Mobile curbs were the subject of controversy at the 2008 Singapore Grand Prix . Such curbs are intended to prevent cutting / driving over.
Matthias Ekström passed a Ludwig plate here in Oschersleben in 2011, the round curbs are also equipped with a deflector.

For non-permanent racetracks, mobile curbs (nailed into the asphalt) are also used to delimit the lane and show the course of the route. Here, sometimes painted concrete components are used, but often solid-colored (mostly red and white) plastic curbs are also used.

These mobile curbs are now also found on permanent race tracks. In modern racetracks, only relatively flat stationary curbs are usually installed so that formula vehicles (such as Formula 1 ) can drive them easily. In touring car races, however, these flat curbs are run over completely, which throws dirt onto the track. In the past, attempts were made to prevent this with stacks of tires at the apex of the curve. However, this often led to accidents, as the drivers unintentionally touched the tire wall with their cars. In the DTM , mobile, steeper curbs were therefore installed on permanent race tracks for the first time. The initiator of these curbs, known in specialist circles as Ludwig-Curbs, was the three-time German touring car champion Klaus Ludwig . Later these were further developed into plate-shaped plates, accordingly these are called Ludwig plates because of their shape .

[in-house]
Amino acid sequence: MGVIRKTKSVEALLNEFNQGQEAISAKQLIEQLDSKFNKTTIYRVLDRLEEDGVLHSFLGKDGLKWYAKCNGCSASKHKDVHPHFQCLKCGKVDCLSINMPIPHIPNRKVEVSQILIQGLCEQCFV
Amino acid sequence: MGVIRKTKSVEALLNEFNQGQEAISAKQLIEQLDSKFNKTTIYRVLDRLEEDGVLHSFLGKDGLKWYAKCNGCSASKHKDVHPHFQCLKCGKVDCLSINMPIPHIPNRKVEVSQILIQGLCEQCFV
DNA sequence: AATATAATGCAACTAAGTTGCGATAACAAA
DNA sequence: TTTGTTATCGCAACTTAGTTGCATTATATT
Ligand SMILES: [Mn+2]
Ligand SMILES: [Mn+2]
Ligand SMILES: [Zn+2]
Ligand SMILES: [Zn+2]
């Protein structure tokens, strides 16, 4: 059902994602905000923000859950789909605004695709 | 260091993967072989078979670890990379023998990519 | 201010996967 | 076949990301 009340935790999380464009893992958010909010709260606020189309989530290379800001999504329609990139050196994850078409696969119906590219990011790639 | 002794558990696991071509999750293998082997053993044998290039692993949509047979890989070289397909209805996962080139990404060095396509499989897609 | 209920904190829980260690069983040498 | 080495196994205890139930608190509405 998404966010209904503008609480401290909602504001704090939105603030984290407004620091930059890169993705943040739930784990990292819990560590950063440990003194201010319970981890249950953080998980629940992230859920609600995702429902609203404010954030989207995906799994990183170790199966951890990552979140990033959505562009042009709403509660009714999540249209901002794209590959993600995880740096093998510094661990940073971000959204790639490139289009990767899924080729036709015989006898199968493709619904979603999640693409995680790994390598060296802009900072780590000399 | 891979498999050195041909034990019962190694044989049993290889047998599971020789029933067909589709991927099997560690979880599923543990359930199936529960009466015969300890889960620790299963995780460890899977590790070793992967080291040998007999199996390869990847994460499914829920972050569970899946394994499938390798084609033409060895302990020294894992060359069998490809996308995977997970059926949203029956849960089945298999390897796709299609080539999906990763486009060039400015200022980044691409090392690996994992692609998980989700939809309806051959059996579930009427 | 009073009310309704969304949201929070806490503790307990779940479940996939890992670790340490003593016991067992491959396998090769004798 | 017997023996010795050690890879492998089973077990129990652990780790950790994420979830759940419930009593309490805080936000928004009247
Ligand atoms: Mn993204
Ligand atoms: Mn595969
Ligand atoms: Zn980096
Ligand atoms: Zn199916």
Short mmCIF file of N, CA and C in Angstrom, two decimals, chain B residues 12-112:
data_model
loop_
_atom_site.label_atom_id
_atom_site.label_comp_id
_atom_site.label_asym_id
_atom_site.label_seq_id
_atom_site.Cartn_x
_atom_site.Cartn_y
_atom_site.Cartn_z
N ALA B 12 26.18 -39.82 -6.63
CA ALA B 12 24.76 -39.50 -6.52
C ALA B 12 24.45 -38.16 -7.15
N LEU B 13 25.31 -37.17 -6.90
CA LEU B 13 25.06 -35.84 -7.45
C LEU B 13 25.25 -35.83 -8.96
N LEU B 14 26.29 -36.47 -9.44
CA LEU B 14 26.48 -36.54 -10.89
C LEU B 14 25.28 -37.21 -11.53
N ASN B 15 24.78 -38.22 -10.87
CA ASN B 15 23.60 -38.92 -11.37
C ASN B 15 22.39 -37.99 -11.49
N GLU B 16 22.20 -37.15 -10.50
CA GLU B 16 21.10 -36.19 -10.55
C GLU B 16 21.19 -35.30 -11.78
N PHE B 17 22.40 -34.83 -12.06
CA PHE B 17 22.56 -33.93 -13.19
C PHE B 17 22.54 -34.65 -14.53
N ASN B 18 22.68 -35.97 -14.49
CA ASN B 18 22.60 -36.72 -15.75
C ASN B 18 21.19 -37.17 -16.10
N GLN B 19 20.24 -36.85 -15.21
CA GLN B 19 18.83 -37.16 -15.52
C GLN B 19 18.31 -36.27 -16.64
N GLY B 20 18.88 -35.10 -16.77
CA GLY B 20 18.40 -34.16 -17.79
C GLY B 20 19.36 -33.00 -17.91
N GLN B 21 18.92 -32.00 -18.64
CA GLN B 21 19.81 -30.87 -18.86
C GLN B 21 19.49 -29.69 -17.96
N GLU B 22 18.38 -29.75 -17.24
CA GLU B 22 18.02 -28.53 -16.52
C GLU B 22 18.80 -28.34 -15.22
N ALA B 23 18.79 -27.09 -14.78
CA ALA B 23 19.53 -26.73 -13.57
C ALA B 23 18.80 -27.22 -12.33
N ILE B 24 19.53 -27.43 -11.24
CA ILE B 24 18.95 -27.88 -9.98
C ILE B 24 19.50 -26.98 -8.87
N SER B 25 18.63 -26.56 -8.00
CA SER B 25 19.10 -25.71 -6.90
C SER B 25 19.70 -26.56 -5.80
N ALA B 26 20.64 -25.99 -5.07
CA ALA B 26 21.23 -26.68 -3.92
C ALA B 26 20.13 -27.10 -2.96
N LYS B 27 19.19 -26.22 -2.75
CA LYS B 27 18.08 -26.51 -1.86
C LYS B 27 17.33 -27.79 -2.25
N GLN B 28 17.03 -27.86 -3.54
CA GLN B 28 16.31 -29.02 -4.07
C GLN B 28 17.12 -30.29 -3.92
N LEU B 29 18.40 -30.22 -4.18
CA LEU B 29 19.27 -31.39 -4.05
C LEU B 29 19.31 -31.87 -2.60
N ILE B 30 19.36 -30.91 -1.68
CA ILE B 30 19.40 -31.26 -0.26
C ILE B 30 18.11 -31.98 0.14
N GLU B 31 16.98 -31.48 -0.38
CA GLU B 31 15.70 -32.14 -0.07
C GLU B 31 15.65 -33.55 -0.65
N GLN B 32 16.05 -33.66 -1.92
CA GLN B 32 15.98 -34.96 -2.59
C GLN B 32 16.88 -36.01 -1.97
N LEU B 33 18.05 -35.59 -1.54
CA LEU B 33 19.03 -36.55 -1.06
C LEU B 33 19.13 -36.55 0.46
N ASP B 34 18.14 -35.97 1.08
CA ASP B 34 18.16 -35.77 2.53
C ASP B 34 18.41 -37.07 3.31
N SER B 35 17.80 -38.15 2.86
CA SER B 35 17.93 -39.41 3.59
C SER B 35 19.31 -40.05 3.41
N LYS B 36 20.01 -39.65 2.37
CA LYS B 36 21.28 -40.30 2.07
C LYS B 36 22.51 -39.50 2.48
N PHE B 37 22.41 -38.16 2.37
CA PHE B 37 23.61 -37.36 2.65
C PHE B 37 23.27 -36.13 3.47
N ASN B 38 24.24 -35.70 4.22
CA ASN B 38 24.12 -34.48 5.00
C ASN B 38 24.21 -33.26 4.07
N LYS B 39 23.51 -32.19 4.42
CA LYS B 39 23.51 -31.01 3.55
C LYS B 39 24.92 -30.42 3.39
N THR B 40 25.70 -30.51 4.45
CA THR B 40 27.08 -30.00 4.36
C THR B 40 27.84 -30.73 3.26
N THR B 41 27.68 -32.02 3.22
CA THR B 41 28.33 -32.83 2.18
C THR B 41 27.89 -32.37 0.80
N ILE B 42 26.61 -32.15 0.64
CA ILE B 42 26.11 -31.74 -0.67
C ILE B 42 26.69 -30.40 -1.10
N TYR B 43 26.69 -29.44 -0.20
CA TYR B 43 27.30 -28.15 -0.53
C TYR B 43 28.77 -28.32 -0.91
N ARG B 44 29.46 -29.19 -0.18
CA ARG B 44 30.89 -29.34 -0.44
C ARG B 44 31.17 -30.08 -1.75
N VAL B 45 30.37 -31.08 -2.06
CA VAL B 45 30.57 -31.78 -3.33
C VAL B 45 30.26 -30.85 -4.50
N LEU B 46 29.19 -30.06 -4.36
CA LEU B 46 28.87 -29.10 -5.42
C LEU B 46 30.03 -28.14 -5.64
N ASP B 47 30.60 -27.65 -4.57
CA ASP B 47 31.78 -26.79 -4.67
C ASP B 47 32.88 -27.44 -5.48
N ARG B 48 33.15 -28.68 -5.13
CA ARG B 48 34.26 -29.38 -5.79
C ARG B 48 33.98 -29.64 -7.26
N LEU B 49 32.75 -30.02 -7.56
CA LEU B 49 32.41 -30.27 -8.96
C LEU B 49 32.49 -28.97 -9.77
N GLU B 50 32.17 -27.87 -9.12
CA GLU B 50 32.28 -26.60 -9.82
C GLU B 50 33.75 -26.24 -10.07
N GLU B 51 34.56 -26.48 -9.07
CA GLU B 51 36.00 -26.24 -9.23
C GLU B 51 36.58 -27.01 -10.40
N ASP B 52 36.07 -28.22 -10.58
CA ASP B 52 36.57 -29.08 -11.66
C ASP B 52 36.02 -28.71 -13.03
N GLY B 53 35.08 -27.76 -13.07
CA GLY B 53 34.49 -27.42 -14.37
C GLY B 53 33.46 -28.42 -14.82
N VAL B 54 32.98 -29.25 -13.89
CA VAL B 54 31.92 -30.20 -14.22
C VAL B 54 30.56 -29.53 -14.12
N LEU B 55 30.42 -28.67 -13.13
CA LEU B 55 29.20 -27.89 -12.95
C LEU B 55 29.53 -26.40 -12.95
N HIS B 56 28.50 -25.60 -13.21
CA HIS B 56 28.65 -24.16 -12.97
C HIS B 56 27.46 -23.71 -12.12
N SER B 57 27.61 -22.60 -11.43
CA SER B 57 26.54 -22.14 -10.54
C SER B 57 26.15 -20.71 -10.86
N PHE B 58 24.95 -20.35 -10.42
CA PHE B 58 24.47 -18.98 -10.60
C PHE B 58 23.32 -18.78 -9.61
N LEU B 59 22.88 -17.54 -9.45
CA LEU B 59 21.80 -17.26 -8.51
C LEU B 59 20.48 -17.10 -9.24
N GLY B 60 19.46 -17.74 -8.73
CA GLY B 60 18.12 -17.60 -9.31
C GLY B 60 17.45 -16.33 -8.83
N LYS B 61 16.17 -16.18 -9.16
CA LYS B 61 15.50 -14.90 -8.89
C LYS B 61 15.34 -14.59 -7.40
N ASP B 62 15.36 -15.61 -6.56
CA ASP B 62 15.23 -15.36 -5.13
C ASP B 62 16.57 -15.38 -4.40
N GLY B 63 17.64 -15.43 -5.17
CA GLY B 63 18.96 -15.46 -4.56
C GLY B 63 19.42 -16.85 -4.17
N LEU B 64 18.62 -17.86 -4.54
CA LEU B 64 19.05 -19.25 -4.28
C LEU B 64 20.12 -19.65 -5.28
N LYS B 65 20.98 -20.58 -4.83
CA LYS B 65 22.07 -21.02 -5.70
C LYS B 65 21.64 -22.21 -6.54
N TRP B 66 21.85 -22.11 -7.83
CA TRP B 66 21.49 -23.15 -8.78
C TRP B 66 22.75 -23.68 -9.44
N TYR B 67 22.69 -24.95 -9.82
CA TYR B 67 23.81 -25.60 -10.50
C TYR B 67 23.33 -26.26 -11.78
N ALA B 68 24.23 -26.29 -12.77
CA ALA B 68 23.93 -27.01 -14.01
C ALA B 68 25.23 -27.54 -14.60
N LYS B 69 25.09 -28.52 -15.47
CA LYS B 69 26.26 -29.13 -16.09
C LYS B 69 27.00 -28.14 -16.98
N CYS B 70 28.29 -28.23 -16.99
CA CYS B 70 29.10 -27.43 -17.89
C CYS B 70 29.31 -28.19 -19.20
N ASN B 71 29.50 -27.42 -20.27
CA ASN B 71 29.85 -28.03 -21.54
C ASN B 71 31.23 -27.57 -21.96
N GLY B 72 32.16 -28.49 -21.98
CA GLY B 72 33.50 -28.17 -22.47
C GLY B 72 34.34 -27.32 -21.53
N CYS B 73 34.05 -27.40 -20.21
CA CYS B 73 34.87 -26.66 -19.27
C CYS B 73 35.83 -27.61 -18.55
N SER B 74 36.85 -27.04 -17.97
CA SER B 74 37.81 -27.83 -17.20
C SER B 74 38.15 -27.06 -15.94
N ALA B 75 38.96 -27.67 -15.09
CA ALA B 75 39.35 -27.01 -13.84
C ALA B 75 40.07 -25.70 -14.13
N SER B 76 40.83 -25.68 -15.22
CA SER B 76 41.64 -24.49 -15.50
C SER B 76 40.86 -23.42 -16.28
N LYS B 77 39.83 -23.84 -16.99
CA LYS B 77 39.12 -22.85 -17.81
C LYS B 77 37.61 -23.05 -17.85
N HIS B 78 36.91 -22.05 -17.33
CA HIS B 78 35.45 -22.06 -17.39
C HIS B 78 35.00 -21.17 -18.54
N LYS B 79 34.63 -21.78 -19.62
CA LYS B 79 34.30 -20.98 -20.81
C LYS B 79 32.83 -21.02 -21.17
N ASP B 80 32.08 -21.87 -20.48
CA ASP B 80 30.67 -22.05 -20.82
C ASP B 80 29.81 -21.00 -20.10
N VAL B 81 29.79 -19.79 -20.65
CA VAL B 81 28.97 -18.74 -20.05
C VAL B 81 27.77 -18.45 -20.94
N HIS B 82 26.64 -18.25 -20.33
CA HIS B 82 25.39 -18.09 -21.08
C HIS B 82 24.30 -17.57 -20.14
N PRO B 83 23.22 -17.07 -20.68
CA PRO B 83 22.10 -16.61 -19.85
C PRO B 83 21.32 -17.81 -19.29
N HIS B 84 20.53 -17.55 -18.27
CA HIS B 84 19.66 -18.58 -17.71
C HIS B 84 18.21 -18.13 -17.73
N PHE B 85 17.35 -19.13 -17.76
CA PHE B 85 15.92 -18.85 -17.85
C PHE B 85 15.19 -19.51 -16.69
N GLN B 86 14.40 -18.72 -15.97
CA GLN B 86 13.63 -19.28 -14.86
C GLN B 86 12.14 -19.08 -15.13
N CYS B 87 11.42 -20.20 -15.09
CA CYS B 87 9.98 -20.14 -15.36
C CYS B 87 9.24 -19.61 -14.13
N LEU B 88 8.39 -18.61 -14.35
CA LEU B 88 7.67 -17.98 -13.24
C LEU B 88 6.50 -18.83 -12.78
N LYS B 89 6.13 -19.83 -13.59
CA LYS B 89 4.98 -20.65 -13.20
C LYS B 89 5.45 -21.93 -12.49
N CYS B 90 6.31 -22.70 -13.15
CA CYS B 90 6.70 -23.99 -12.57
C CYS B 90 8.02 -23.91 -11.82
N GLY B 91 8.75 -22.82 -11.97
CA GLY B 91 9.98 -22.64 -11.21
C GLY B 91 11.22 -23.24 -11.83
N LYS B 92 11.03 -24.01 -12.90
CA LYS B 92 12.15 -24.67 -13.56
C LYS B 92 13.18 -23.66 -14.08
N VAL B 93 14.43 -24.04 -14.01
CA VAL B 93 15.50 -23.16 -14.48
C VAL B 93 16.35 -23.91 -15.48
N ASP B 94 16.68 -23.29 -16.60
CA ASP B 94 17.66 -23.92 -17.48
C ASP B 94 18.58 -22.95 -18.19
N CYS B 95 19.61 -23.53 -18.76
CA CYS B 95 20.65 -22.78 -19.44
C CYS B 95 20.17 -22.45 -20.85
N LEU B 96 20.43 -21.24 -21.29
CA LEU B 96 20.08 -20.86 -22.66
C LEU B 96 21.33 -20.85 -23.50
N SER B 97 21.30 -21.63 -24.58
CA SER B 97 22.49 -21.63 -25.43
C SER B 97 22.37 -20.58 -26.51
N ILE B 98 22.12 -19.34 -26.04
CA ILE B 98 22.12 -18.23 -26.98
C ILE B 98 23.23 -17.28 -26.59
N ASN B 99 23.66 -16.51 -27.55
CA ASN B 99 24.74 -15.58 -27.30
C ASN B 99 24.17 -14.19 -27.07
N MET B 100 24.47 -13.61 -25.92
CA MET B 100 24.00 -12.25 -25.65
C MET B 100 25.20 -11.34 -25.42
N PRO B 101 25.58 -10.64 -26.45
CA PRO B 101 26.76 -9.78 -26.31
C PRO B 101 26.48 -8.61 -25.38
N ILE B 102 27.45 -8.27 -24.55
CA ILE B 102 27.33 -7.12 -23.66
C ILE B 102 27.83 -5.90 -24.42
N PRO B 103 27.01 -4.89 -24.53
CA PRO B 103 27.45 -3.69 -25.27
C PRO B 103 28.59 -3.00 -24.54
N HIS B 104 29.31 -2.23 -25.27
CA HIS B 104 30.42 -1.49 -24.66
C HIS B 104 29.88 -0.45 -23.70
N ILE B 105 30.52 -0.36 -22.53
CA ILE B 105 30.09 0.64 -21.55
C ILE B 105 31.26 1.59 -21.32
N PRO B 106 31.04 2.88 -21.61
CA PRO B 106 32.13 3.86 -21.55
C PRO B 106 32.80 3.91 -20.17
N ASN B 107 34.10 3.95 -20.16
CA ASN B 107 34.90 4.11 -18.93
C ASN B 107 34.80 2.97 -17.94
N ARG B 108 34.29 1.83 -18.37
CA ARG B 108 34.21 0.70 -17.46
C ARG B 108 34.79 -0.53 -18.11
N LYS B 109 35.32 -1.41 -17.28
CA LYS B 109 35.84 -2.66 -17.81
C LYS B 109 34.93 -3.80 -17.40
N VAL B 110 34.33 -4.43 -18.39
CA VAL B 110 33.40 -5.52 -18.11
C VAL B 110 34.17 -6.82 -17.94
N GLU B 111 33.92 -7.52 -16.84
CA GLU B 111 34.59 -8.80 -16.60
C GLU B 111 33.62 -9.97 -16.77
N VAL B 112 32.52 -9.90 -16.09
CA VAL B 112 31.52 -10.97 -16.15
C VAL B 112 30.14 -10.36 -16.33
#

With the help of such mobile curbs, various route variants are now being implemented. At the German race tracks in Oschersleben and on the Eurospeedway , the starting curves were modified in this way in 2007. The advantages are low conversion costs and faster assembly and disassembly of the respective route variant.

Other meanings

The term curb is also used outside of motorsport. In skateboarding jargon, edges, in particular of curbs that the board can slide along, are called curbs .

Web links

Commons : Racetrack curbs  - collection of images, videos and audio files
Wiktionary: curb  - explanations of meanings, word origins, synonyms, translations

Individual evidence

  1. DMSB-Handbuch 2010 page 173 - International Sports Law of the FIA ​​- Driving regulations for circuit races (PDF file, accessed on February 10, 2010; 22.3 MB)
  2. encyclopaedia entry notch at ( Memento of 13 October 2009 at the Internet Archive ) (undated, found on 10 February 2010)
  3. FIA specifications for the planning of race tracks from August 28, 2009 (PDF file; 204 kB)
  4. Route history on the official homepage of the route ( Memento from February 12, 2013 in the Internet Archive ) (French, undated, found on February 10, 2010)
  5. Light, waves, tanks & exits - article on (accessed on February 10, 2010)
  6. Season report 2007 of the Eurospeedway Lausitz ( Memento from 23 September 2010 in the Internet Archive )
  7. Green must fit , from May 16, 2009, accessed on May 10, 2012.
  8. Hop bunny, hop! The Ludwig plates in Lusatia provided some jumping inserts. ,, accessed on May 10, 2012.
  9. Description of the Münster-Gievenbeck skateboard facility  ( page no longer available , search in web archives ) (skateboard online magazine, undated, found on February 13, 2010)@1@ 2Template: Dead Link /